Walkine: Higher tourist traffic created by Baha Mar proved ‘cannibalization’ fears unfounded
NASSAU, BAHAMAS – The Nassau Airport Development company (NAD) recorded its ‘best year ever’ in fiscal year 2019 which ‘surpassed all expectations’ according to executives with the airport operator had finishing the year with a $7.8 million profit.
“Fiscal year 2019 was quite simply NAD’s best year ever,” said Wells in NAD’s 2019 annual report released yesterday.
“Over 3.9 million passengers travelled through the airport – an increase of 14.4 per cent over last year. Revenues also rose to $108.2 million with NAD finishing the year with a profit of $7.8 million.”
Wells said: “The driver behind this breathtaking growth was undoubtedly the opening of Baha Mar and the significant marketing push that accompanied it. Additional marketing campaigns by existing hotels Atlantis, Paradise Island and Sandals Royal Bahamian along with the Ministry of Tourism and Nassau Paradise Island Promotion Board had the effect of further raising the profile of The Bahamas as a vacation destination.”
Wells noted that growth was felt the most in the first quarter of 2019 with passenger volumes growing by 29 per cent year over year in February and 12.8 per cent in March.
“Even with this unprecedented increase in passenger traffic, NAD was still able to maintain and even improve its customer service standards – earning its highest score ever for cleanliness,” he said.
“This is thanks to the tremendous support and cooperation that NAD has received from its airport partners as well as the addition of 36 new employees to NAD’s team of 252 people.”
Due to higher revenues from increased passenger traffic and lower costs following the debt restructuring, Wells said NAD was able to undertake significant investment projects that will help improve the operational efficiency of the airport and set it up for future growth.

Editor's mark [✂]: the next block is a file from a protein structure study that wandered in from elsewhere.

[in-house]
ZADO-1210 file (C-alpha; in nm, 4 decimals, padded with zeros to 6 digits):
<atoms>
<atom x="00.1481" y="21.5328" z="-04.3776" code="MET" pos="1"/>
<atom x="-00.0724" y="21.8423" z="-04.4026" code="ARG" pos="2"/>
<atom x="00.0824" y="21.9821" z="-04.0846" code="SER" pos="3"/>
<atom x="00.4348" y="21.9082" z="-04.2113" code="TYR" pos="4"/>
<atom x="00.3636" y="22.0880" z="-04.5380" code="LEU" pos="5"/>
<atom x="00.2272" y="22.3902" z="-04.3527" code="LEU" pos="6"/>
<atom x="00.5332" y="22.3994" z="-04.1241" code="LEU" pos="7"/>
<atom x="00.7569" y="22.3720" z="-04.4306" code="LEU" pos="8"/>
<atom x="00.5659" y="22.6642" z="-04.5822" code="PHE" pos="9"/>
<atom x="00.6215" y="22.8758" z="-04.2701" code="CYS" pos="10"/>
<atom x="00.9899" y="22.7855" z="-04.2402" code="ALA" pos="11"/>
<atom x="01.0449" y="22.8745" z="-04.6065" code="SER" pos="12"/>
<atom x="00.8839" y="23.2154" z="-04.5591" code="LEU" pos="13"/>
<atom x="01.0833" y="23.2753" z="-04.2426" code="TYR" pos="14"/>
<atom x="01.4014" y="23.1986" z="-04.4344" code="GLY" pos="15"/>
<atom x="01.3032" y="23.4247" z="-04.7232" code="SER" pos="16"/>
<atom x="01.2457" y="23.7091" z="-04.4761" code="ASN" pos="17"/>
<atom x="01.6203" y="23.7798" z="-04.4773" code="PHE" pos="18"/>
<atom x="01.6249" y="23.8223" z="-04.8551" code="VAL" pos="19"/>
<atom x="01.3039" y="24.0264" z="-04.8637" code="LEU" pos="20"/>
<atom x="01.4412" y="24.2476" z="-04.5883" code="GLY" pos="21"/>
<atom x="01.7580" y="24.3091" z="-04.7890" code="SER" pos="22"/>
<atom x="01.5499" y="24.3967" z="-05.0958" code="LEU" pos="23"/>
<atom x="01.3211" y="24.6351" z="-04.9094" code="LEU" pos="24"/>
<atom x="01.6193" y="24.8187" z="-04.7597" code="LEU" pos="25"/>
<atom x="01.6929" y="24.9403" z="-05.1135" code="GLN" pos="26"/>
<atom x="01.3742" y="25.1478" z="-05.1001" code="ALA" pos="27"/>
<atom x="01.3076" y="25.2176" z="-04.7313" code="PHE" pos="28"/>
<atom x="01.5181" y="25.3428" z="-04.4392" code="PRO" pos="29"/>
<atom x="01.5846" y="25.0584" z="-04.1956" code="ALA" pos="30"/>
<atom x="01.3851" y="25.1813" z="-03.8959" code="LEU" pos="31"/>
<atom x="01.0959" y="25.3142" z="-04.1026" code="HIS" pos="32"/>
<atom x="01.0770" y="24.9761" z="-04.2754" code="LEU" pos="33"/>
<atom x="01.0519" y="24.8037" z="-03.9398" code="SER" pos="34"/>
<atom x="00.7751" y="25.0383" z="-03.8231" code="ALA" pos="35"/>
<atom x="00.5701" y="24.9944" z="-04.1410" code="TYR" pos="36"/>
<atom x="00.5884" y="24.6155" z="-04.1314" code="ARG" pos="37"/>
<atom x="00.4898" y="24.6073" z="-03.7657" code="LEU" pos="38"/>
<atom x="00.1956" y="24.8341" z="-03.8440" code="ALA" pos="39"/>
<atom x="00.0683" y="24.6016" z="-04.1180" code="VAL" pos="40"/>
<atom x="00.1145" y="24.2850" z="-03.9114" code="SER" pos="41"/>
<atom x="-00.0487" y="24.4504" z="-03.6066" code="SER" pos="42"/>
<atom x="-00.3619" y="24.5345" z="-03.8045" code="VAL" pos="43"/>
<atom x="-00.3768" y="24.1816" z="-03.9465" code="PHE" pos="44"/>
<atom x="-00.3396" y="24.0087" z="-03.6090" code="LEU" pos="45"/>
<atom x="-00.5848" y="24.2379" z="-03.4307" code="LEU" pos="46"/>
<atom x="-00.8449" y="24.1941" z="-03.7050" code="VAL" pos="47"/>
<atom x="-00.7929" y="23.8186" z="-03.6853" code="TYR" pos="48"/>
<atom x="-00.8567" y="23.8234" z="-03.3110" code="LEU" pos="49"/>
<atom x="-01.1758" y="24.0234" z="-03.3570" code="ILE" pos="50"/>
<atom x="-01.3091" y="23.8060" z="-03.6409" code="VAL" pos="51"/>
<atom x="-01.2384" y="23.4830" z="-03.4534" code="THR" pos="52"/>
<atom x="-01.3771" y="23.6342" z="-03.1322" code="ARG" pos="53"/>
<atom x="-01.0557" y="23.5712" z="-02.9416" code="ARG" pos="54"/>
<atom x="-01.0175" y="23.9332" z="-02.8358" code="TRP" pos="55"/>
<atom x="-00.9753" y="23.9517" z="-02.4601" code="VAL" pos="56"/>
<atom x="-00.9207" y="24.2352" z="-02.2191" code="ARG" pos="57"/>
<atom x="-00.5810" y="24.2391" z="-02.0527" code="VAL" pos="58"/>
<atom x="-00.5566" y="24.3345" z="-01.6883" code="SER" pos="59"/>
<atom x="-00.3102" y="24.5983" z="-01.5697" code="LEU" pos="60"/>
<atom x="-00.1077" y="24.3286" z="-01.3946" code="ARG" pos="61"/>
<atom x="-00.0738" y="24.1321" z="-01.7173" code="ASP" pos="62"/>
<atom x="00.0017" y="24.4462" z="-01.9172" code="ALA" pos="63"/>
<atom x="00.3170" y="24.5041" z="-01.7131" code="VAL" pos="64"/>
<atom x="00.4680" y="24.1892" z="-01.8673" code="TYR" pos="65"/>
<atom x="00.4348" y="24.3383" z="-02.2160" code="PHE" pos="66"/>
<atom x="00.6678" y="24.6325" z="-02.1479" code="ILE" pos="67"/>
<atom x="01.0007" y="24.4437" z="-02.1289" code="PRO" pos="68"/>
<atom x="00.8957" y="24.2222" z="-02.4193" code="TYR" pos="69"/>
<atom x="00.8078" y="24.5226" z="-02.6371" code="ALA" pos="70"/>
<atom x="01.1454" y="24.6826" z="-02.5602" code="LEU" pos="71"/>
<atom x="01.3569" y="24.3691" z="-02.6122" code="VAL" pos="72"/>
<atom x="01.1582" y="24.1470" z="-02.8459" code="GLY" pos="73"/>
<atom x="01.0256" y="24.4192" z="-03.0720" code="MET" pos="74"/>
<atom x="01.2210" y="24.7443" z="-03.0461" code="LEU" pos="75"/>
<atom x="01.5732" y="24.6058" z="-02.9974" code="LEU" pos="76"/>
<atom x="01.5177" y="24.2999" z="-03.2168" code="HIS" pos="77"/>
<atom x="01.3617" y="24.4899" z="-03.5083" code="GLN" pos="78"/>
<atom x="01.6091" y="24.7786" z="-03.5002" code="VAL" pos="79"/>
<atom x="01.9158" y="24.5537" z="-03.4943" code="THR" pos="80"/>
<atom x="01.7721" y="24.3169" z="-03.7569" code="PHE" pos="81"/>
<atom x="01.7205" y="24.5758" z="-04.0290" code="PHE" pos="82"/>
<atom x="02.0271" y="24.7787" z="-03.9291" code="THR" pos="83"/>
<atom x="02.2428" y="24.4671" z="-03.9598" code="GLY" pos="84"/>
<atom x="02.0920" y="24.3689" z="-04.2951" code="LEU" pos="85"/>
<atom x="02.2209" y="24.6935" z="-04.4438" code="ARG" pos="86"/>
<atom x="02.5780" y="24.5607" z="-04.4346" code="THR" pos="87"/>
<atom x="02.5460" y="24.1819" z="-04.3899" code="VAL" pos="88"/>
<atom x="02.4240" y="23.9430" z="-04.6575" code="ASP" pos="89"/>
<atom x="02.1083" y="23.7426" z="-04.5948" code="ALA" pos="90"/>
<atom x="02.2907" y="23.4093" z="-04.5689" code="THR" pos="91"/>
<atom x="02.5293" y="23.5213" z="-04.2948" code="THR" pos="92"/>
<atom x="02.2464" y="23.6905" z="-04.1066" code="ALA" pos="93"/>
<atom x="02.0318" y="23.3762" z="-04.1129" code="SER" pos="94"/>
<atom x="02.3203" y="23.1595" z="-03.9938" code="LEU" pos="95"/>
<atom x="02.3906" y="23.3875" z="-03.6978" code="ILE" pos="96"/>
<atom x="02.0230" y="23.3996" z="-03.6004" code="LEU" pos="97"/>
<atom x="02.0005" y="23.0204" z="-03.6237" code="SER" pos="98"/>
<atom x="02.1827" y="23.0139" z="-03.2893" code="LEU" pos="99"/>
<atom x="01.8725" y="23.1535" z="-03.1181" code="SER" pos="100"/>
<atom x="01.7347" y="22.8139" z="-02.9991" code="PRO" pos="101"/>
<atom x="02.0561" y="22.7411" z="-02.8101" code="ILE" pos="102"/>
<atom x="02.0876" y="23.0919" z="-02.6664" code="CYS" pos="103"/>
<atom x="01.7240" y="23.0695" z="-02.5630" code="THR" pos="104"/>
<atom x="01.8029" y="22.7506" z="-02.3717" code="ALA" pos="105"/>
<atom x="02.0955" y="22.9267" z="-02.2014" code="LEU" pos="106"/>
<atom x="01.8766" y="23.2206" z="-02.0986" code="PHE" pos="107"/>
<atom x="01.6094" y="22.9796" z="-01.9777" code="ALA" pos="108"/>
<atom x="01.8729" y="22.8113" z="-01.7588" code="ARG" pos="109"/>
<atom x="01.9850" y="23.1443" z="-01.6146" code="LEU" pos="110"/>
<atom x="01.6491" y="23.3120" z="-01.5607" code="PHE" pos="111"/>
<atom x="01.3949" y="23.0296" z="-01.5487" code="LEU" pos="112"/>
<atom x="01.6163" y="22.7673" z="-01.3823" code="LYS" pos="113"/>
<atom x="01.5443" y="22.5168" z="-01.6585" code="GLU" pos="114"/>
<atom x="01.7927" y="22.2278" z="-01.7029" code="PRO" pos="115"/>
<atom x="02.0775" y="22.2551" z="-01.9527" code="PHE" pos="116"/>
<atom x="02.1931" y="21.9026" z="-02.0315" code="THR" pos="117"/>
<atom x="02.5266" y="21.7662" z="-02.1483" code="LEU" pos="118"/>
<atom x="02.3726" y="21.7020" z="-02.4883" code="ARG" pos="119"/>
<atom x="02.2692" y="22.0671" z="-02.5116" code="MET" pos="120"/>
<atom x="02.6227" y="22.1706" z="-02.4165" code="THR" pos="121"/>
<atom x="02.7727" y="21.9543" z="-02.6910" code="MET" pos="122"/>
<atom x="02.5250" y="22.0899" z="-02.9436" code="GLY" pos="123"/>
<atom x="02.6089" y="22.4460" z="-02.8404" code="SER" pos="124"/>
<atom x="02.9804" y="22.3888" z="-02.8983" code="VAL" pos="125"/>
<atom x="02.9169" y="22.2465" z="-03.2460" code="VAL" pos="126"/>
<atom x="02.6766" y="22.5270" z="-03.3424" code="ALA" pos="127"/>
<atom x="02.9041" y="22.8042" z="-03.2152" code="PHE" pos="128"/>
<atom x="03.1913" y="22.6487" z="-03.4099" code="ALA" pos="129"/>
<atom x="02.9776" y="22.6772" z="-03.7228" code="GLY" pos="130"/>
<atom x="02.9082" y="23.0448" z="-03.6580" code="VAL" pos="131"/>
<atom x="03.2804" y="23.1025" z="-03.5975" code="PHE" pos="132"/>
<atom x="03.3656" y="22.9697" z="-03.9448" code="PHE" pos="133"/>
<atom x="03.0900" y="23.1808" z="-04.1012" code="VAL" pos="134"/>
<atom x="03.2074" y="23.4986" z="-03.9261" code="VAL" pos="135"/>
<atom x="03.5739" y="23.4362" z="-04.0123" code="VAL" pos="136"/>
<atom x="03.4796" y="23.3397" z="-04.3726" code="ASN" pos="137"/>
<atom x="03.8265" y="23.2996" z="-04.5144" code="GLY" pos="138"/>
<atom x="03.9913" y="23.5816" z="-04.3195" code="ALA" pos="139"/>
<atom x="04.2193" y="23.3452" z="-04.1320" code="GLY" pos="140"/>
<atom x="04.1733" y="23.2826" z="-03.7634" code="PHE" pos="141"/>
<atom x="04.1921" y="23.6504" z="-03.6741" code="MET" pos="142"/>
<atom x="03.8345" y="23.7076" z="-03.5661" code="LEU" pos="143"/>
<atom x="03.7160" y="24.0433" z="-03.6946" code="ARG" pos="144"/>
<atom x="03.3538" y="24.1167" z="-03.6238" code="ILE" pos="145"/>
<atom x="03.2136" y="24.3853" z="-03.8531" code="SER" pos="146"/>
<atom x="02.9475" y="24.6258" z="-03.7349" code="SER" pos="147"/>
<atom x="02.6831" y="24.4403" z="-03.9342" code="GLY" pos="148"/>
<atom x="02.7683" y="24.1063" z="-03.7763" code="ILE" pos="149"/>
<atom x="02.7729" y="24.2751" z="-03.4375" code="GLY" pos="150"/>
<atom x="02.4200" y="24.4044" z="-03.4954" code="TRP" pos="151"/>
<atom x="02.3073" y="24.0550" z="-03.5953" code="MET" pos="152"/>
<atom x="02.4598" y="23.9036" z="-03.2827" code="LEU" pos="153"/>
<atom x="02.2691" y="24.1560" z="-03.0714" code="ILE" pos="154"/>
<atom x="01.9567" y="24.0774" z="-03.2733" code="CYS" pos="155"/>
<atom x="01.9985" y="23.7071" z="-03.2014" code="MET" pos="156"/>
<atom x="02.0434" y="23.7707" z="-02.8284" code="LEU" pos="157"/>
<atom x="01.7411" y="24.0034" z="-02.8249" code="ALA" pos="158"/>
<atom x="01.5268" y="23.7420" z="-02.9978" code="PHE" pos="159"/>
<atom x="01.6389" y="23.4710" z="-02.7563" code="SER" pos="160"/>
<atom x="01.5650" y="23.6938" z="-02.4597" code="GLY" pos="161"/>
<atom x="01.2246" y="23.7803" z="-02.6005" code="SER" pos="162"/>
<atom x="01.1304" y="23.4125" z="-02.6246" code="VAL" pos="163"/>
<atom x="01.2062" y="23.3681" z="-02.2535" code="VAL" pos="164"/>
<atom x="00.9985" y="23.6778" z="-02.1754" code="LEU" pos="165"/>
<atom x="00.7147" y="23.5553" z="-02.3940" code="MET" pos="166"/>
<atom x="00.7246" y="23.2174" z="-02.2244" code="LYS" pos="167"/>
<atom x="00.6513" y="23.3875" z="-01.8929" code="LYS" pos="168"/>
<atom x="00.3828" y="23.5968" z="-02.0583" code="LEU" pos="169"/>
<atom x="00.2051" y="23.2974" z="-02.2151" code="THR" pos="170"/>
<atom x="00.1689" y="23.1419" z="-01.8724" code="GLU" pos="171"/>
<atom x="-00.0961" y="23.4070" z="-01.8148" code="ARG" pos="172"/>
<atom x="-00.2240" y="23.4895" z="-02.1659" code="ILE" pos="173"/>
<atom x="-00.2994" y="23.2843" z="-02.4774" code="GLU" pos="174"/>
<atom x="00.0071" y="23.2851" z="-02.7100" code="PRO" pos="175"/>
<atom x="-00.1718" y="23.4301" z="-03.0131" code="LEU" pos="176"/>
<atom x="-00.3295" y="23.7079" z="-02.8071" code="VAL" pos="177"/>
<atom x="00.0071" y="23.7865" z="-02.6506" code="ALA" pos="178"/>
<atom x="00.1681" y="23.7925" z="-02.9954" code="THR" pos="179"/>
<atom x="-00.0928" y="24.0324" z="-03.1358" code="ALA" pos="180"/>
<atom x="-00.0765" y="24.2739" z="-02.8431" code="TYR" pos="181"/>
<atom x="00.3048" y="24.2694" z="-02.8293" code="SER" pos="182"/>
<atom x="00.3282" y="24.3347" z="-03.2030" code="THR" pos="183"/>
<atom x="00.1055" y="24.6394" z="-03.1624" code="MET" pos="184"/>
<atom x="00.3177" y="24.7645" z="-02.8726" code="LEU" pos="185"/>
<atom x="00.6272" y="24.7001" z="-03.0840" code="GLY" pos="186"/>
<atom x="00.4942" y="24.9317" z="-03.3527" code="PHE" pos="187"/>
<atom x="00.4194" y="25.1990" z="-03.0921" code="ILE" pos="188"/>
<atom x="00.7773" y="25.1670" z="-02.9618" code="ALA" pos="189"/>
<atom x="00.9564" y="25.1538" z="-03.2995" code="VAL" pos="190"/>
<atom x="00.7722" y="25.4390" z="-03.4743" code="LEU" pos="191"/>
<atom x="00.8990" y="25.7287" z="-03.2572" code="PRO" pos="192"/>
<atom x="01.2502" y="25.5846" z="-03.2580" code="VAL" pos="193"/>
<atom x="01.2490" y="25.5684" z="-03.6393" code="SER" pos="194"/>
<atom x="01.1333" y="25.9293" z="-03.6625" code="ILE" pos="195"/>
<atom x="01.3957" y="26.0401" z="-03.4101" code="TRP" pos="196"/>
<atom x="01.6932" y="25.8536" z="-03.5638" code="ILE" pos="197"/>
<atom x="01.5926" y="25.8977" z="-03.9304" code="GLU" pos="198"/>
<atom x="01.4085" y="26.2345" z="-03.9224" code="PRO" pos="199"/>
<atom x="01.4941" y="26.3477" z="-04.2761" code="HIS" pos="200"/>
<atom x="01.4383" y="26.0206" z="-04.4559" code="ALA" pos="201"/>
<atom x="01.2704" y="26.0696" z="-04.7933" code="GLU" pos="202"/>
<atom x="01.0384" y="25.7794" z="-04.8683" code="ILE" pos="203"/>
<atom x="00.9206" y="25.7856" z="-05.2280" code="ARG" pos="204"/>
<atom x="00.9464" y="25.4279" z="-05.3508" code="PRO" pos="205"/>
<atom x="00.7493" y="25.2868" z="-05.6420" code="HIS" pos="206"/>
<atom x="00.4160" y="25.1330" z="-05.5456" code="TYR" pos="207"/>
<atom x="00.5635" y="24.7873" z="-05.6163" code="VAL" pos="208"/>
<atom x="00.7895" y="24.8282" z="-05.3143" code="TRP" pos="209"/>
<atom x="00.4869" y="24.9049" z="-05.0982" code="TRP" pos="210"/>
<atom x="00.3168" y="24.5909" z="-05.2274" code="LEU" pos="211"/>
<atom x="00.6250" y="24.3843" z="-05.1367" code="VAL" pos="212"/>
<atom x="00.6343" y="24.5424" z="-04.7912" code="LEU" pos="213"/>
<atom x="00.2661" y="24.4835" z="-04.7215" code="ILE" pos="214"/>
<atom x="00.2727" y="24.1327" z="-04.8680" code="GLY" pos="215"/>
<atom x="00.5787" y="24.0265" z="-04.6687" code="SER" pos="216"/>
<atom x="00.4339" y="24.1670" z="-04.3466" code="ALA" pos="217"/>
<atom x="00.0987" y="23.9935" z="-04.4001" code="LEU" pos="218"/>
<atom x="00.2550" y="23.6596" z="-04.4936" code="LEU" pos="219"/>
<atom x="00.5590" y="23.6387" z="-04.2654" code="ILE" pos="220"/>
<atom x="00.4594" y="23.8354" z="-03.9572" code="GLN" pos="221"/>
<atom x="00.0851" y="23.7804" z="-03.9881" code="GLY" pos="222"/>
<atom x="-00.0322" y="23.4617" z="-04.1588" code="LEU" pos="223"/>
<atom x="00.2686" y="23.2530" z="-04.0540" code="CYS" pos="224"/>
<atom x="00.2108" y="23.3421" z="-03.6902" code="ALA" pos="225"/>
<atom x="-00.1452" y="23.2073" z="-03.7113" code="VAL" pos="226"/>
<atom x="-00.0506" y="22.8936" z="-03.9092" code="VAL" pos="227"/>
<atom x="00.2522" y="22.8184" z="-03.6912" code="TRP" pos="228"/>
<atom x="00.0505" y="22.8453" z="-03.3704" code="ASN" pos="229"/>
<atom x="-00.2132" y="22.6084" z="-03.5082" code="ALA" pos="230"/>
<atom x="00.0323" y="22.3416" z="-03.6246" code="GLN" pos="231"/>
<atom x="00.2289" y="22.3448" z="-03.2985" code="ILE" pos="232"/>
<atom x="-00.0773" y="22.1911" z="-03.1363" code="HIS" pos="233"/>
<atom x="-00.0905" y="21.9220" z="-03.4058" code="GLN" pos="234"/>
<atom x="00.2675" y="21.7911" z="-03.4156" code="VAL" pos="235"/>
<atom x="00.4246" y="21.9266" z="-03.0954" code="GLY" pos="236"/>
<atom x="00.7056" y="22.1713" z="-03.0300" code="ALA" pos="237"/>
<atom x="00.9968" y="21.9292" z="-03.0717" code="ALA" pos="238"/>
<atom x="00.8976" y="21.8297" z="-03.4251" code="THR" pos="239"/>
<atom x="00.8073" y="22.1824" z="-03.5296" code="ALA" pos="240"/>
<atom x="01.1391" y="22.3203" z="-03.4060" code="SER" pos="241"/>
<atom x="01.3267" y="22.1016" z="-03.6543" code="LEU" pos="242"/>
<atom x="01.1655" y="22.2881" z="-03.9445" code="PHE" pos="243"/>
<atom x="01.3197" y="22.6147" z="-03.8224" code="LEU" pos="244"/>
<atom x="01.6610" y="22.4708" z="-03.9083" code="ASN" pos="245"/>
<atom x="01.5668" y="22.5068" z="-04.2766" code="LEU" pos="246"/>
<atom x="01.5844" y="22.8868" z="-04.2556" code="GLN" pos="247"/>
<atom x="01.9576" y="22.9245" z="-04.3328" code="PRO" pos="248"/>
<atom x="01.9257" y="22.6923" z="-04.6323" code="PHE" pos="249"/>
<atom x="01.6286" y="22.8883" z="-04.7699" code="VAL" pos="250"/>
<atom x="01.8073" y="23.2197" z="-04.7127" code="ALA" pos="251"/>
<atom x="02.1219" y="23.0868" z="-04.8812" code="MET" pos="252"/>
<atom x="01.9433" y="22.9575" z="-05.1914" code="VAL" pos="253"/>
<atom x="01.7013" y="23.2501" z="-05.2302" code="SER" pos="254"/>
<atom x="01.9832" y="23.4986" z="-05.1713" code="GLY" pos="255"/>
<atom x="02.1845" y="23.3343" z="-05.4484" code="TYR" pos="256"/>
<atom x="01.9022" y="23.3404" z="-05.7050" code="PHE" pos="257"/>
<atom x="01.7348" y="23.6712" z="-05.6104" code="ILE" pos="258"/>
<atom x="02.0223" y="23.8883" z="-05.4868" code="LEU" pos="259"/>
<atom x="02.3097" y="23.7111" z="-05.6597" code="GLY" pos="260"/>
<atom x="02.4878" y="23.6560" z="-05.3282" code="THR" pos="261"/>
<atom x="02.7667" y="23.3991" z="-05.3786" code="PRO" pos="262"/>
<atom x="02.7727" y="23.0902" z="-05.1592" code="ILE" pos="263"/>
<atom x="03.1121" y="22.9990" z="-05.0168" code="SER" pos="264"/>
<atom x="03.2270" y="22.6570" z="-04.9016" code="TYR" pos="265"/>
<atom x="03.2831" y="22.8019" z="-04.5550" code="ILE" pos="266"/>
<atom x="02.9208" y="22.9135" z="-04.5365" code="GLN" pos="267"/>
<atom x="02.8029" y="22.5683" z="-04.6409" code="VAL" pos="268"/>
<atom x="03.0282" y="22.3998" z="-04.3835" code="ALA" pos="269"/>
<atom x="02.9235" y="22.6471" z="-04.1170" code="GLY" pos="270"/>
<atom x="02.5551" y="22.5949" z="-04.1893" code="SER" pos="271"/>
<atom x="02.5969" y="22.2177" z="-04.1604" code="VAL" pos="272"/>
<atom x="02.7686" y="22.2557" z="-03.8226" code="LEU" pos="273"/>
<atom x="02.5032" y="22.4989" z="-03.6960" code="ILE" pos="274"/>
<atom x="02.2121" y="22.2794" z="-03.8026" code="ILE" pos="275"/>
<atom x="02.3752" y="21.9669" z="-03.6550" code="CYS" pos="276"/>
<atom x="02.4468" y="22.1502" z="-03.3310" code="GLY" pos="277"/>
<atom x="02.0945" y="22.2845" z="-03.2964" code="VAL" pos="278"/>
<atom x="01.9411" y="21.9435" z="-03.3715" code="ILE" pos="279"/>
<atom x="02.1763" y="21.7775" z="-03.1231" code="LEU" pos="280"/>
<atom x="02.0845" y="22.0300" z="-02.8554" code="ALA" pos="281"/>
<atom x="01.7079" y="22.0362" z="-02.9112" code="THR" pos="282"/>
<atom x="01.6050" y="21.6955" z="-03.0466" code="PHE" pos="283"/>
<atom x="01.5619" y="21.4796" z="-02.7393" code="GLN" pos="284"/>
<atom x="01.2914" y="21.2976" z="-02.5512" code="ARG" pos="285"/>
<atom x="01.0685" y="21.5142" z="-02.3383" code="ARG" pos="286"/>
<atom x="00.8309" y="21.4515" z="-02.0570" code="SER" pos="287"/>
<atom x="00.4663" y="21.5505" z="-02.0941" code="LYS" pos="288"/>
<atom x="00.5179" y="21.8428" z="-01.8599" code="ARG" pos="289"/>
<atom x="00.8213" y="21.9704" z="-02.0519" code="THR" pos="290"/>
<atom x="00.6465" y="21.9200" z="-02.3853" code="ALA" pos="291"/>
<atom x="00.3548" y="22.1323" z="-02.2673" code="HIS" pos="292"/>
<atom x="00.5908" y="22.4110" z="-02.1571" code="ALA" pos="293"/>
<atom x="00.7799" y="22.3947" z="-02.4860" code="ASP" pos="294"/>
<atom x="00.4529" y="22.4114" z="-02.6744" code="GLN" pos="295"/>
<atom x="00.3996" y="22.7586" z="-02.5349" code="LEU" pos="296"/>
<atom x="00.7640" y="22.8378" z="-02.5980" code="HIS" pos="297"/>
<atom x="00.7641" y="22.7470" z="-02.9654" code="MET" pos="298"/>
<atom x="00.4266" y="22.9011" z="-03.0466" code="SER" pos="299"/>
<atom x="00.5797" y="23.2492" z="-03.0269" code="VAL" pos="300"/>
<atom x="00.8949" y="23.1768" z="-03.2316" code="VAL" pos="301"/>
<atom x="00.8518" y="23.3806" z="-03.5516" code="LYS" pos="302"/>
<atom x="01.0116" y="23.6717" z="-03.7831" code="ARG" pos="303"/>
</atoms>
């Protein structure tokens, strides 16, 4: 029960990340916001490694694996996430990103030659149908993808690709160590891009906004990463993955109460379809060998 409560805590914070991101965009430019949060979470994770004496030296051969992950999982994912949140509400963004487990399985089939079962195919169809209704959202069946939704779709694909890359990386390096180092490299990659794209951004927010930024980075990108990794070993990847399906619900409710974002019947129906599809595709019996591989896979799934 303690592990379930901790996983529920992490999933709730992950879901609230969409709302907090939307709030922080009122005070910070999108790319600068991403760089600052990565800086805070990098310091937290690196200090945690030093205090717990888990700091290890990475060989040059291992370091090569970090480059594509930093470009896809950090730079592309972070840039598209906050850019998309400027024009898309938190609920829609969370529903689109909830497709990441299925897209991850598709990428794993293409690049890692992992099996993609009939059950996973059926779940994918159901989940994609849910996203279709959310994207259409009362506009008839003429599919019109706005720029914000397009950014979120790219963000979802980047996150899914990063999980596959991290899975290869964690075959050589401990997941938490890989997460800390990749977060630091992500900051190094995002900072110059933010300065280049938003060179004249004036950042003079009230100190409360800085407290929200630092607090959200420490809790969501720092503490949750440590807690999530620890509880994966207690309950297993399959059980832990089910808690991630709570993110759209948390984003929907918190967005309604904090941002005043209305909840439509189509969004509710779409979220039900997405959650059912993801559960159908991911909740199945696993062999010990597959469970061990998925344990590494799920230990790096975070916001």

“One such project is the $20-million rehabilitation of Runway 09/27 and Taxiway India that will upgrade and increase the lifespan of this key part of LPIA’s airside infrastructure,” he said.
“While NAD’s success this past year is something to celebrate, it is also important to recognize that such fast-paced growth cannot go on forever. Nassau hotels are already reporting close-to-capacity occupancy rates as the additional rooms created by Baha Mar have been absorbed by the market.
“Until more hotel capacity is brought online, we should expect passenger traffic growth to slow down to a more moderate level.”
NAD’s President and CEO Vernice Walkine underscored the impact of Baha Mar’s opening on passenger numbers.
“To say that 2019 surpassed all expectations would be an understatement,” Walkine said.
“The long-awaited opening of Baha Mar and the multimillion-dollar advertising spend that accompanied it generated a tourism boom that led to NAD registering its best year ever in terms of passenger numbers and revenue. The fears that Baha Mar would cannibalize guests from existing hotel properties proved to be unfounded.
She added: “In fact, tourist traffic was even higher than the extra capacity created by Baha Mar because of the growing popularity of Airbnb and other short-term rental platforms. All of this meant that LPIA was faced with an unprecedented level of passenger traffic.”